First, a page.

The significant shift in UK rates, followed by hawkish rhetoric from the Bank of England, led to a sharp rise in gilt yields and a subsequent fall in price. The 2 Year Gilt yield is more sensitive to interest rate changes and rose over 120bps from 1.75% at the beginning of August to over 3% at the end of the month, while the 10 Year Gilt Yield moved from 1.86% to over 2.80%. As the quant data shows, this led to another significant shift down in pricing after some relief from the selloff through 2022 in July.

Despite the bombardment of negative headlines throughout August, equity market returns (GBP) were fairly flat or in some cases positive. The trend was similar across all regions with equity prices rising in the first part of the month then tailing off and giving up most of the mid-month gains by close. The US was up nearly 6% mid-month before Jerome Powell put the brakes on risk appetite.

Emerging Markets were the standout performer through August, bringing the asset class to the top of the pile, though still providing a negative return of -0.74% since the end of December.

The cost-of-living crisis is showing no signs of abating. In the US the National Energy Assistance Directors Association quoted 1 in 6 American homes have fallen behind on utility bills. This is the worst crisis the group has ever documented. The issues are the same if not worse in Europe and the UK with energy prices soaring and cost of borrowing rising.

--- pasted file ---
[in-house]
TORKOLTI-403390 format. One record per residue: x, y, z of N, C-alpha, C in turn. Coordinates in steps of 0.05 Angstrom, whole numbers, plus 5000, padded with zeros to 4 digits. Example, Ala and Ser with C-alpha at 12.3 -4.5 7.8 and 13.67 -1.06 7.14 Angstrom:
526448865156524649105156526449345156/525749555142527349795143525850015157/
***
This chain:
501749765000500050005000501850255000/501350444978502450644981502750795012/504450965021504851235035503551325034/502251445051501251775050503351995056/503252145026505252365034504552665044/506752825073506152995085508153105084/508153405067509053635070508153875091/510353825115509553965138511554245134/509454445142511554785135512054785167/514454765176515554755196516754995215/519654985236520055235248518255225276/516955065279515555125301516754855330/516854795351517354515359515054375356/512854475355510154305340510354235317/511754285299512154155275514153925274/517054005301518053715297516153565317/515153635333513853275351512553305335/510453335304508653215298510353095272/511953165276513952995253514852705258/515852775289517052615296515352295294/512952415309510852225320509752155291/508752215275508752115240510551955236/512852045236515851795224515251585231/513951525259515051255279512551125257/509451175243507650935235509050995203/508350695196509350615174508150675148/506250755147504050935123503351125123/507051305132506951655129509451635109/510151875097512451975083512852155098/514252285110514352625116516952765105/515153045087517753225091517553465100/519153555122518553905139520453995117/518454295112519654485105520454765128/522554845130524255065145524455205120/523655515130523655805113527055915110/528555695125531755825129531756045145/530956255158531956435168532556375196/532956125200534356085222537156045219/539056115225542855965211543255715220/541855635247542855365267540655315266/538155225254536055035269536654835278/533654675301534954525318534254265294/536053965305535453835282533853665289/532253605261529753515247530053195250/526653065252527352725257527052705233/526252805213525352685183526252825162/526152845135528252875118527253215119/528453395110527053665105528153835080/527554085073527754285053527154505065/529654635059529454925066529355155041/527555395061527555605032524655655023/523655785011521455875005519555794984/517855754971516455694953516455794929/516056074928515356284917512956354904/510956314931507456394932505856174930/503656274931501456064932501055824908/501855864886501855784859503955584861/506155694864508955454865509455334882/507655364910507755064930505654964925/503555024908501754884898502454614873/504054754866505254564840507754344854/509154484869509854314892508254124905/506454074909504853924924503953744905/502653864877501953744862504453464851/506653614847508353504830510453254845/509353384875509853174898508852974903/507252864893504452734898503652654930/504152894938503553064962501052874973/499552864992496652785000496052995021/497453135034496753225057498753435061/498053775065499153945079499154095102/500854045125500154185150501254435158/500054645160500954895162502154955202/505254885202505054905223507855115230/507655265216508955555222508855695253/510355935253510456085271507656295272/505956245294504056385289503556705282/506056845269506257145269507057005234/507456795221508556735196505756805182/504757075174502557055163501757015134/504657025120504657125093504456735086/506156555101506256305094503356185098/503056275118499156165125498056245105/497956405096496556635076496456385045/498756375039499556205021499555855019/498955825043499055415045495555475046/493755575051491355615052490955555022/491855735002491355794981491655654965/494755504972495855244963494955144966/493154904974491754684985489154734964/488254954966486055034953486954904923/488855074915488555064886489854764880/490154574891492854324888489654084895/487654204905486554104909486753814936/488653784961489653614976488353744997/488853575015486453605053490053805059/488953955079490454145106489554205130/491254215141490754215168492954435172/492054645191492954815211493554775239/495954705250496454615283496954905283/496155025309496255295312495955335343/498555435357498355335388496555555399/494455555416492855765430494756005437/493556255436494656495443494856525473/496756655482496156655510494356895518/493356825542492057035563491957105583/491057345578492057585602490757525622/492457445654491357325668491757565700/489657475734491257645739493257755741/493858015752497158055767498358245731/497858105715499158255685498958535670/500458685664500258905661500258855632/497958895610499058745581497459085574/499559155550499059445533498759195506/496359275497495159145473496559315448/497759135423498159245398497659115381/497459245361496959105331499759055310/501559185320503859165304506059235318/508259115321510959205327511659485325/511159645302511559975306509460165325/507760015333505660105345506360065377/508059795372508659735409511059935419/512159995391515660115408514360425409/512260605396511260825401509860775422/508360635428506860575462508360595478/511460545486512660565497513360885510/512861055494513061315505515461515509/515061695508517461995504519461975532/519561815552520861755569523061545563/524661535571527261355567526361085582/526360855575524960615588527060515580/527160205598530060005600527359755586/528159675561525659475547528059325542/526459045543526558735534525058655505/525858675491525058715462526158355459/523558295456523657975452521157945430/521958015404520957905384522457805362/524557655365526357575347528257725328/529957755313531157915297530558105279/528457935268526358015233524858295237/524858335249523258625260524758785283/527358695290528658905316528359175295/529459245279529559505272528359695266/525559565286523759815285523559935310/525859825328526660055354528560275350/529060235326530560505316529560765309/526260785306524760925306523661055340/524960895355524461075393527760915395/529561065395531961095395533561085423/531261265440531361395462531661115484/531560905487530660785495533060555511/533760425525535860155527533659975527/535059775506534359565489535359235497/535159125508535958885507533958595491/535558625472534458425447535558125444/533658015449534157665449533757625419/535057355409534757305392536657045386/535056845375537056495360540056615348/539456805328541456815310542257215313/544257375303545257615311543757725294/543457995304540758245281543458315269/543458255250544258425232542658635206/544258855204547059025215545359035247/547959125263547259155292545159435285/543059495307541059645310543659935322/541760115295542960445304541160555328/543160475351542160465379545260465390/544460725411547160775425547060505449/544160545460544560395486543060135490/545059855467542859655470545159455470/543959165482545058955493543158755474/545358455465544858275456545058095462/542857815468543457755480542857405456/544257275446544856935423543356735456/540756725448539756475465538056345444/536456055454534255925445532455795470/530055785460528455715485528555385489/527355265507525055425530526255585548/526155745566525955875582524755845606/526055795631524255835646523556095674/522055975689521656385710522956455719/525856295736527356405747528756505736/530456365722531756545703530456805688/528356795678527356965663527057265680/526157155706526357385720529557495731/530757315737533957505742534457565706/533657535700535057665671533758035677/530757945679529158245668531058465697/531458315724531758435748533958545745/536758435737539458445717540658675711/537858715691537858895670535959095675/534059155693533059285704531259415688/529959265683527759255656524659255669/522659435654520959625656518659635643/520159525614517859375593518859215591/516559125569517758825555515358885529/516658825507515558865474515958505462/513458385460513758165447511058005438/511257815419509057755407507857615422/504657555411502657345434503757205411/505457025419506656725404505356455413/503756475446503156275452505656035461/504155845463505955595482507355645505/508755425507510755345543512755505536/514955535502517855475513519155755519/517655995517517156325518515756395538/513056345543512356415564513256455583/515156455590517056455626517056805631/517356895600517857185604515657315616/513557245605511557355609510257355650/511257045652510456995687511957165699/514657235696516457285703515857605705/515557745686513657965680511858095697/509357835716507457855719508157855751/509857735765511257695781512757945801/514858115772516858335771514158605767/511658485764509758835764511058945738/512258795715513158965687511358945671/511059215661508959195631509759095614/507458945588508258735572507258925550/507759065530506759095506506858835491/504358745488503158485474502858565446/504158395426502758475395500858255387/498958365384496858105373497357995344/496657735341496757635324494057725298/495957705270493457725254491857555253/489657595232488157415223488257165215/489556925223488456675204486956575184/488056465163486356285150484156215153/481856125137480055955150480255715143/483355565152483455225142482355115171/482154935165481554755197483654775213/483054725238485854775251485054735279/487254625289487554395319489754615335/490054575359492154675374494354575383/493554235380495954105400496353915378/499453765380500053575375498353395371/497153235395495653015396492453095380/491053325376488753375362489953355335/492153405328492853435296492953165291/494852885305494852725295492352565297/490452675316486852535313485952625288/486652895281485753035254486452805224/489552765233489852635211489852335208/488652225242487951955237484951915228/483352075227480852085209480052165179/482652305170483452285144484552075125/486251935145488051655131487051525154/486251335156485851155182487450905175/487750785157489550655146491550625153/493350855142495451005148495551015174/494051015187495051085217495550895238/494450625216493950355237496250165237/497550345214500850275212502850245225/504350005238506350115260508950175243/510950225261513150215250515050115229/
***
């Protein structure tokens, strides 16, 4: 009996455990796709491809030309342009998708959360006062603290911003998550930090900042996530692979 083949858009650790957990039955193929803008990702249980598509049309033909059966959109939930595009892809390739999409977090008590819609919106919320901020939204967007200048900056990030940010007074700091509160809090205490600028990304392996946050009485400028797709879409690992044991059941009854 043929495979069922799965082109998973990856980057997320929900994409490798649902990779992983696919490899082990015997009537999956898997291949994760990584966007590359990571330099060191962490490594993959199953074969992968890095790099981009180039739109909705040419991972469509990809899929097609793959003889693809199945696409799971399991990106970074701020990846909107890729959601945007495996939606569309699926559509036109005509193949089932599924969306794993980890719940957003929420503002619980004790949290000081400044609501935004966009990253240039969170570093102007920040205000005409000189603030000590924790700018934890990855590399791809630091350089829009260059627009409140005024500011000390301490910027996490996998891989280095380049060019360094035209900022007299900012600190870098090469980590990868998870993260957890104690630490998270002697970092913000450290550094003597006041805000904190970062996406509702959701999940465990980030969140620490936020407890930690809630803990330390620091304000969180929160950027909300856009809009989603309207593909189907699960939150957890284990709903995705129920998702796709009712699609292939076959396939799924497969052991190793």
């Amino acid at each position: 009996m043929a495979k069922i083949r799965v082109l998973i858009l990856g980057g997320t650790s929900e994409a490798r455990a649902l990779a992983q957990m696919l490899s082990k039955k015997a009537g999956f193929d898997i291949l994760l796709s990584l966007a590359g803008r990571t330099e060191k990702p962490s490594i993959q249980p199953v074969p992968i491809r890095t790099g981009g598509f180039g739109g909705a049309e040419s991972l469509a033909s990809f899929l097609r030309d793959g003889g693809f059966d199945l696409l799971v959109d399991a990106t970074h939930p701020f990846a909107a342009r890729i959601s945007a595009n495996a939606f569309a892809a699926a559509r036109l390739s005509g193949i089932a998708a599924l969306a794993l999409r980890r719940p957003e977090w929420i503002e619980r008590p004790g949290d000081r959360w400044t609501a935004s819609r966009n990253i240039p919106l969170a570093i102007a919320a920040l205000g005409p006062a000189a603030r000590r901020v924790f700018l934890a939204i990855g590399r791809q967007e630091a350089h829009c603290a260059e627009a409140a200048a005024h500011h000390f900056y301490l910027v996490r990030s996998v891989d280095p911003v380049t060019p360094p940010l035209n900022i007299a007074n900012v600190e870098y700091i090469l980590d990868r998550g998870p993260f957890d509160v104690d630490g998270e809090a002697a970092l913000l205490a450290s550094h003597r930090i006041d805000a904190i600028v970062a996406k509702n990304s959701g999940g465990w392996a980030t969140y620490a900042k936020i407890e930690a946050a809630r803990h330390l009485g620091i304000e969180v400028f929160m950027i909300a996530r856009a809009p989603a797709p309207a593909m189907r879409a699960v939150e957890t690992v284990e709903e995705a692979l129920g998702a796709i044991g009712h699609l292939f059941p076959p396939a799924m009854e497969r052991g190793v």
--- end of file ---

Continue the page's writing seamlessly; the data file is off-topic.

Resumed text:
One potentially positive signal is that the price of key raw materials like oil, copper and wheat have cooled. This is leading to the possibility that global inflation will peak soon. However, a surprising jump in US job openings and persistently strong consumer confidence in the US is making the Feds job of tempering inflation while not sparking a recession incredibly difficult.

These conflicting forces are a perfect recipe for heightened volatility across all asset classes. Diversification is paramount in maintaining investment discipline through these periods and that is one of our key principles in PIM.

FTSE Actuaries UK Conventional Gilts All Stocks TR in GB-7.64-6.94-18.55-19.66-19.21
ICE BofA Global Broad Market Hedge GBP TR in GB0.312.95-2.06-3.11-9.90
IA UK Direct Property TR in GB-0.580.004.569.779.32
FTSE All Share TR in GB-1.70-3.55-2.111.0112.01
FTSE USA TR in GB0.424.17-3.752.4745.87
FTSE World Europe ex UK GTR in GB-2.17-4.50-12.67-11.5213.53
FTSE Japan TR in GB1.963.13-3.65-4.0712.25
FTSE Asia Pacific ex Japan TR in GB4.582.10-1.17-3.6921.24
FTSE Emerging TR in GB5.822.89-0.74-3.5115.97

Source: FE Analytics, GBP total return (%) to last month end

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Parmenion accepts no duty of care or liability for loss arising from any person acting, or refraining from acting, as a result of any information contained within this article. All investment carries risk. The value of investments, and the income from them, can go down as well as up and investors may get back less than they put in. Past performance is not a reliable indicator of future returns.